On the very first day of 2nd grade, I read the fable of the Little Red Hen to my youngest child. He followed along with the story as the hen planted the grains of wheat, reaped the grain, took it to the mill, and baked the bread, all while the other characters in the story refused to help. Well, except for the hen’s chicks who followed her everywhere she went, but weren’t much help. In fact, at one point, the hen is exasperated as she tries to bake the bread with the chicks underfoot, and she shoos them outside so she can work in peace. “Why is she being mean to her chicks,” asked D. In hindsight, this should have been my first clue that my son and I were in fact hearing two completely different versions of this story, but I defended the hen and read on.
We got to the end of the story, the twist, where the hen finally pulls the bread out of the oven and her chicks come running, as do the other animals, all hopeful to get a bite of the fresh baked bread, and the hen refuses to share with anyone other than her chicks.
“But why?” He asked. “That is mean not to share.” Immediately I jumped in to defend the hen’s actions by pointing out the unhelpful behavior of the other animals. I was actually quite surprised that the point of the story seemed to be completely missed by him. My husband had been standing on the outskirts of the room the entire time, waiting for a chance to speak. He stepped in at that point and said that D had a point. The hen could have shared. Should we always expect people to “earn” what we give?
I made a few feeble attempts to exonerate the hen’s behavior, but I also stopped and listened to this new point of view. I had never ever been presented with this idea when reading this fable and it took me by surprise. Kindness and sharing are after all traits that I value and want my son to naturally respond with. It was good for me to pause and consider this story in a different light.
The discussion ended there with my 7 year old, but continued between me and my husband, as we contemplated the origins of this story. In my husband’s mind it seemed very much like an American capitalism fable, espousing the “he who does not work shall not eat” mentality. A mentality that he and I both take issue with as it leaves little room for nuance and respect for others. Not everyone can contribute the same amount, and not everyone contributes in the same way.
Mulling all of this over in my head, I went online to my curriculum discussion group and shared a bit of our conversation, mostly as an endorsement of the Socratic method, encouraging others out there to listen to their children and pause before speaking (something I struggled with in this instance, and realized my need for more practice). Imagine my surprise when over the course of this day and the next my post ended up with over 100 comments! It turns out that a lot of people have opinions, some very strong, about this particular fable.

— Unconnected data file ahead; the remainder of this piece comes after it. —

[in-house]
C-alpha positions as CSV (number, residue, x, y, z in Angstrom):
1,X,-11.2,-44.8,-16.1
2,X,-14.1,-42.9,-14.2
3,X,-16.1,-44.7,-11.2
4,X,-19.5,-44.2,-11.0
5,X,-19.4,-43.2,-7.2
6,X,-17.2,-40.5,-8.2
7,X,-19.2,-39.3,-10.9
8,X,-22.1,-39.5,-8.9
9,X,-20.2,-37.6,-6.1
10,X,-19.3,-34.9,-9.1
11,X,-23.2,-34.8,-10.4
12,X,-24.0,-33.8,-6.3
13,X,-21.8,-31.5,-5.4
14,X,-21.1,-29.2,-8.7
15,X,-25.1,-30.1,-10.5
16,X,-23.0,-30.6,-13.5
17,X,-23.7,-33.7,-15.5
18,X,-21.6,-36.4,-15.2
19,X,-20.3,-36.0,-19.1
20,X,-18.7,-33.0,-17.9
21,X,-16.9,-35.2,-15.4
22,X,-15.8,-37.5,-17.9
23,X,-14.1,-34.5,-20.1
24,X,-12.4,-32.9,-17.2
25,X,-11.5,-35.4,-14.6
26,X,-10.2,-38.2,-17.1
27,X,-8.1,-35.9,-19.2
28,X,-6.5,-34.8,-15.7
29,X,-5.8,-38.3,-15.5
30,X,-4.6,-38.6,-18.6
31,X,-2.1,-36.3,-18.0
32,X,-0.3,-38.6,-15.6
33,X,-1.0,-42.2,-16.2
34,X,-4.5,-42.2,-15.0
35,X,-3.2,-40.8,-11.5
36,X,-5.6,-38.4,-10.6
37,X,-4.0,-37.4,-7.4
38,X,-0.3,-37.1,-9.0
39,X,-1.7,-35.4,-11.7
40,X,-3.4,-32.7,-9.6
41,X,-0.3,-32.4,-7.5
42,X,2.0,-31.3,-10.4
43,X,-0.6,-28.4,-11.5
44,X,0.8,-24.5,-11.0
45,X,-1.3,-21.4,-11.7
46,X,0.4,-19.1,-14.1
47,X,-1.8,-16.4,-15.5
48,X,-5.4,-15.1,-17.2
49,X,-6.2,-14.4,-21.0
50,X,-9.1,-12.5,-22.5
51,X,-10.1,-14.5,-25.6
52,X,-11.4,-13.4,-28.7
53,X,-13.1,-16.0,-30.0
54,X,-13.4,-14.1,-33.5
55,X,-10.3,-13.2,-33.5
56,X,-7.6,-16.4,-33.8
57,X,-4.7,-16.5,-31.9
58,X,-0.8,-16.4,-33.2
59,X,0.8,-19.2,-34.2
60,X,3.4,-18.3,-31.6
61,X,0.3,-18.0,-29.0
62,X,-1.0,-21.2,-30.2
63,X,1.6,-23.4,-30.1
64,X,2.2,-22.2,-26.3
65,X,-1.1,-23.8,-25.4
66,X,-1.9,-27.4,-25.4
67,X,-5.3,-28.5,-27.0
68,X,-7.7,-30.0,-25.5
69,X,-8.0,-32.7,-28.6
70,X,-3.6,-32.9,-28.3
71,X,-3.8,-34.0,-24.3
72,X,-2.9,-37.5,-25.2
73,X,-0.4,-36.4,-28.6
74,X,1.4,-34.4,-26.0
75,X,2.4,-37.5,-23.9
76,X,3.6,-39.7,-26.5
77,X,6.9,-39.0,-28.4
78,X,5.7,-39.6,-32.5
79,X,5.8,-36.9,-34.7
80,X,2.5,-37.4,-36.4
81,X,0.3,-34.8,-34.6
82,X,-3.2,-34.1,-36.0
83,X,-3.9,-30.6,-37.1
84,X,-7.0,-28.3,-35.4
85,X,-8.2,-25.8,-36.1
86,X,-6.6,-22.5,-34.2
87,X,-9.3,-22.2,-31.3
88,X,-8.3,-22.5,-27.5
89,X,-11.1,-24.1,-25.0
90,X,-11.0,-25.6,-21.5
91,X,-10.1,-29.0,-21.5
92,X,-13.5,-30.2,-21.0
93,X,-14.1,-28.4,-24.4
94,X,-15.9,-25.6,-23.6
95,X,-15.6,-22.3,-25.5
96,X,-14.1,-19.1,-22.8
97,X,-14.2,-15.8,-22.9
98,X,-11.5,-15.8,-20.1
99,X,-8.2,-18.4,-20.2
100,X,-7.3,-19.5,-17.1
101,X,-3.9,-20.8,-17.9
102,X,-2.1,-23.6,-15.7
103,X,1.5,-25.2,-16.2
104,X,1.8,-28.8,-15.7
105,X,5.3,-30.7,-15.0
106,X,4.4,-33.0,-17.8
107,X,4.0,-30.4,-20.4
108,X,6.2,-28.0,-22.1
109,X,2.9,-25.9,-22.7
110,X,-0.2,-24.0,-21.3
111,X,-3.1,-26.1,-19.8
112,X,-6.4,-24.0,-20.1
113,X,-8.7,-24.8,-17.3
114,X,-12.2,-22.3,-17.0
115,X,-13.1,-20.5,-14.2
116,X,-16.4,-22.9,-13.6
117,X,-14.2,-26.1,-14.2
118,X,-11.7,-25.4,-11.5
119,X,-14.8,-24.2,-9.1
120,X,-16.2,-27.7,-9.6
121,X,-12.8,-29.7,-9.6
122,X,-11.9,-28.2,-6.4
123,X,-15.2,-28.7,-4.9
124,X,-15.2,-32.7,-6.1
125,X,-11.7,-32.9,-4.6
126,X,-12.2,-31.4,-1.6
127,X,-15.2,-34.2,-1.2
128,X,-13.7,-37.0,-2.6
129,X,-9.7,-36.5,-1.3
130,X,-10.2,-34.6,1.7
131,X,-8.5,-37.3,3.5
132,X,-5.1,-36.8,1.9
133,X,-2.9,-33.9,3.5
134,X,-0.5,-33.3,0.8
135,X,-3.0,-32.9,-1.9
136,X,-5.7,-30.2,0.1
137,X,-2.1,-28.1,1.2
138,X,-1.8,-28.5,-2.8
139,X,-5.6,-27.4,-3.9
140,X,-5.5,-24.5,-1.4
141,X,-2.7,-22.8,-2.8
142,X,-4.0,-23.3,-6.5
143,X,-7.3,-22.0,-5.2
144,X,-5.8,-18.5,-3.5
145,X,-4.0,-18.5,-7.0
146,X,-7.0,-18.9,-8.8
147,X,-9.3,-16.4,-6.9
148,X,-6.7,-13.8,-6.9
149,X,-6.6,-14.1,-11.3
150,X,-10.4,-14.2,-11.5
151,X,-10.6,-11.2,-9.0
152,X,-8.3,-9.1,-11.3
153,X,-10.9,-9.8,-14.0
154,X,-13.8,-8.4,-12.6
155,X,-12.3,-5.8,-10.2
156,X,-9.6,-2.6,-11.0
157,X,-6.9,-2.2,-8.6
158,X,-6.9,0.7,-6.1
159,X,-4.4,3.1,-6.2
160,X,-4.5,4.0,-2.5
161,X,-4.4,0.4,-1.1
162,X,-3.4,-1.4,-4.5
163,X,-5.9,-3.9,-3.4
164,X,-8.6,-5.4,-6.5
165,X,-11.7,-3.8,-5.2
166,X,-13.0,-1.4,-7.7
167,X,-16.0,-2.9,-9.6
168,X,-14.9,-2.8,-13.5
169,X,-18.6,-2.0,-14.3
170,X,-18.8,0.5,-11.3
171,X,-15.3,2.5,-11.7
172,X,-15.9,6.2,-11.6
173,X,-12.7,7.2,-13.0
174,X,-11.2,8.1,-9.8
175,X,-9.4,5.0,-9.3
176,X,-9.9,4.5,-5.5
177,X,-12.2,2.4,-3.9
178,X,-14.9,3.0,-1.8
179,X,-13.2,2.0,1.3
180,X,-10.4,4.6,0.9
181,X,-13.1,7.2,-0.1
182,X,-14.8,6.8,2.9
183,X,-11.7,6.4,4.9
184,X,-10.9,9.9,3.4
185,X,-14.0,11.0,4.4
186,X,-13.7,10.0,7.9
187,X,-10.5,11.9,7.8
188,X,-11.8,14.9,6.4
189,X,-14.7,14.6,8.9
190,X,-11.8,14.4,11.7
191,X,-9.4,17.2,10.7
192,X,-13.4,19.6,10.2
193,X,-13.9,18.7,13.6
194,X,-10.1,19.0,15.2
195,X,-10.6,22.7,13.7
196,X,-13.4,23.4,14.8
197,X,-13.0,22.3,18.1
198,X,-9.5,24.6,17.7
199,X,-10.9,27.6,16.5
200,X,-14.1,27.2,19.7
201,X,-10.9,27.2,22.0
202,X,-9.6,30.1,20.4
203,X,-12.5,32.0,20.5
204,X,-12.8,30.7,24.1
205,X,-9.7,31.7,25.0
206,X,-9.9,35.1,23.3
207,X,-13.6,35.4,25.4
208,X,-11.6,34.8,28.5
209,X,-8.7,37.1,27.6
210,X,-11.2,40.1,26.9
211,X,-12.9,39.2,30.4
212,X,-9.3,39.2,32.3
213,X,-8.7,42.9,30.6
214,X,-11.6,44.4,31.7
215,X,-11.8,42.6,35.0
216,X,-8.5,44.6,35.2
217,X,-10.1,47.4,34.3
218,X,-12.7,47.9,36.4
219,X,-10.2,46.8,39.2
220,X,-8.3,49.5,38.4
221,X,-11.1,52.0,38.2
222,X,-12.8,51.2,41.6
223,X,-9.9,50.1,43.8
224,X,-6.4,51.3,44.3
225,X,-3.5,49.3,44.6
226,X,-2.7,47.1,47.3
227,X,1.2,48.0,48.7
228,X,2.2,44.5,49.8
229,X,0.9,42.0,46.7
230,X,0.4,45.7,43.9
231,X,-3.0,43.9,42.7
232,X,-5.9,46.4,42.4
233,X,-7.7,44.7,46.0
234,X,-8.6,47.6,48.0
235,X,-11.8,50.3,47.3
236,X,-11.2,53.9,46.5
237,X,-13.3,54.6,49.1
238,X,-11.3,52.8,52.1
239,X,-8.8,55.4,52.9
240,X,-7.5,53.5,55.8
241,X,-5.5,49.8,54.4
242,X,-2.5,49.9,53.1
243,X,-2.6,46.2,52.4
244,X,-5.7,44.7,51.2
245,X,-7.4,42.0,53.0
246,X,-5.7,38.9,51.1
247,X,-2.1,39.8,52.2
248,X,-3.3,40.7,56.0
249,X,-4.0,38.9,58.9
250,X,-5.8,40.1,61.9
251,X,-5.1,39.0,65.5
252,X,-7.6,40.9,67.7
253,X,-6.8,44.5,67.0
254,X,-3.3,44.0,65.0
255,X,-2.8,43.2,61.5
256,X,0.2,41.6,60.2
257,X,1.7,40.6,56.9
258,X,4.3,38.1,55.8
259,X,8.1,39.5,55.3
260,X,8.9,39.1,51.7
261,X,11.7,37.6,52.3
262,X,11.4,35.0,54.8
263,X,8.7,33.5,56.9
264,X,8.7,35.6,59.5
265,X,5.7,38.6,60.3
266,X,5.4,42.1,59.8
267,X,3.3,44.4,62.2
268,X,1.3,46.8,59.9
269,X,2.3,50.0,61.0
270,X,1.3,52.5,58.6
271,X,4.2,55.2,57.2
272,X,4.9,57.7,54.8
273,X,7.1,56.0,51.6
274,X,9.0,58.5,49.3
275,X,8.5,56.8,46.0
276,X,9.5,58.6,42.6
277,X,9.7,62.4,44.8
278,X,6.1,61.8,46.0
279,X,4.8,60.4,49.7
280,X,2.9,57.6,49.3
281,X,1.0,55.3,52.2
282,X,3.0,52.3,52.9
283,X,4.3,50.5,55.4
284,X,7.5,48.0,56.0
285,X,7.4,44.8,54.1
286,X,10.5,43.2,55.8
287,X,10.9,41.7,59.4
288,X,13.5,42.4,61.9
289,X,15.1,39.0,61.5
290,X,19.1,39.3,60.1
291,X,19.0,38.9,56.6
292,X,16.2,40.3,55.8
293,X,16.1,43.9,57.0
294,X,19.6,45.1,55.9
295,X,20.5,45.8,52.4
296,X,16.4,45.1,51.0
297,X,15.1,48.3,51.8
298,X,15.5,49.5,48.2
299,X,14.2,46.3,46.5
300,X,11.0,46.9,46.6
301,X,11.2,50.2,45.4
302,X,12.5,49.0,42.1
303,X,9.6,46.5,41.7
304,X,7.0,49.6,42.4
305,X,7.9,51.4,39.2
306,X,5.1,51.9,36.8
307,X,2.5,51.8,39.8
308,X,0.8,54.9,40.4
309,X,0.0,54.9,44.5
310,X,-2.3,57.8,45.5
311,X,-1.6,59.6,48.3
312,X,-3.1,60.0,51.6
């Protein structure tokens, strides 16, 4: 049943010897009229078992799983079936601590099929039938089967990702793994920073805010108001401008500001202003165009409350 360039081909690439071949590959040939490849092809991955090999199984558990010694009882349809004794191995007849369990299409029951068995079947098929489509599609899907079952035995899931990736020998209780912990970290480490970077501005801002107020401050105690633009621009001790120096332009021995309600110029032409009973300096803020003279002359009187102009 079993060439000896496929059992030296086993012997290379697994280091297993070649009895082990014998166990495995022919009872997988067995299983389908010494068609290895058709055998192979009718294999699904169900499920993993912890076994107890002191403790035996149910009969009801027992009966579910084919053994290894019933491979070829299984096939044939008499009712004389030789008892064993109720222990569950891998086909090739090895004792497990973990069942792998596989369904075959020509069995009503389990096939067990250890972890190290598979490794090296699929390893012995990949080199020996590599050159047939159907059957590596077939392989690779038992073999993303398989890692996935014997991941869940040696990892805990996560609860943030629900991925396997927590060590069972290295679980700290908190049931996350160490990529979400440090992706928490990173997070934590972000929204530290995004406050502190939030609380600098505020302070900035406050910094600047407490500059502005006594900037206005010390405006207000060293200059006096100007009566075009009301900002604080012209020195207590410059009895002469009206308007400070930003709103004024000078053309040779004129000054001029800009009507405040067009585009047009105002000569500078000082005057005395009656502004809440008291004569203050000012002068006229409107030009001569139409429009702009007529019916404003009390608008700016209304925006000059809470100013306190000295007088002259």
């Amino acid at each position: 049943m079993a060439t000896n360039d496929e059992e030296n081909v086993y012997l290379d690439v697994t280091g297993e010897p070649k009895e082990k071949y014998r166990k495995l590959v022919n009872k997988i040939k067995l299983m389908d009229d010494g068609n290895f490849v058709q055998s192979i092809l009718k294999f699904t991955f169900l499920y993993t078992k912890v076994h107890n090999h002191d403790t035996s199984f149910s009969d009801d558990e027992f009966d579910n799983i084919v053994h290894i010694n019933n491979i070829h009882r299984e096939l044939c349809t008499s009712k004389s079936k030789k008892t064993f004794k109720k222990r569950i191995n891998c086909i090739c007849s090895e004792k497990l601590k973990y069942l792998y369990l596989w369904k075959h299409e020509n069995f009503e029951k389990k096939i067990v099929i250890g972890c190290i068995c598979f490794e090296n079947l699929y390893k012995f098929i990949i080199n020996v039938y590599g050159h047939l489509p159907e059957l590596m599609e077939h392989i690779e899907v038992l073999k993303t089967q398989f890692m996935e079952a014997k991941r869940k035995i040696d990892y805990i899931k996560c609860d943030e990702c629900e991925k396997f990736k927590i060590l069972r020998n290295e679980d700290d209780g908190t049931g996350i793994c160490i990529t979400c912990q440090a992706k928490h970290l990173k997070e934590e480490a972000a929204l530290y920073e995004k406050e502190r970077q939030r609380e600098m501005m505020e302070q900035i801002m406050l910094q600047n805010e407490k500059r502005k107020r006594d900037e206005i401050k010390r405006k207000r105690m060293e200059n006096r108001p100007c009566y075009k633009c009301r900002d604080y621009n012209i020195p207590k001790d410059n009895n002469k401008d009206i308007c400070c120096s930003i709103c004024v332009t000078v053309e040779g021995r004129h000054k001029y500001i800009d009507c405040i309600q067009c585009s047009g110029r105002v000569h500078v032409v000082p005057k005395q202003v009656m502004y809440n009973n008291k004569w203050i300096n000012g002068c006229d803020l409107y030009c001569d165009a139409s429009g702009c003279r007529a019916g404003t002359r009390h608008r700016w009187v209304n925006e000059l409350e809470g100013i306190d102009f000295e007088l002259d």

Not only does this appear to be a fairly common reaction of kids upon first hearing this story, there were also a lot of parents who shared my husband’s perspective. But others spoke up in defense of the little red hen, pointing to another, possibly more subtle aspect to this story. In their understanding of the fable, it was important to know when to set boundaries, so that people do not take advantage of us. To these people, the little red hen exemplifies these aspects in a way that protects herself and her family. There were even those who brought up the free and often unseen labor of women in many cultures, including our own, and the learned entitlement of those who benefit from said labor. This feminist reading of the story resonates quite strongly with me, and I realized that when I tell the story I am listening most to the hen, whose experiences seem so very much like my own. Her voice becomes mine. But D, he heard a different story. He identified most strongly with the chicks, and in the end even with the other animals who were denied a share in the bread. His experiences allowed him to identify with the shadows of the story that I was blind to.
This story stuck with me all day and into the next. I am encouraged to approach stories differently this year. I’ll be telling a lot of them as we homeschool, and I’m curious now to not only recognize my own perspective, but to listen to those who hear the same words as me, yet very likely an entirely different story.
*Photo is from many many years ago, when my oldest child got attached to a runaway chicken.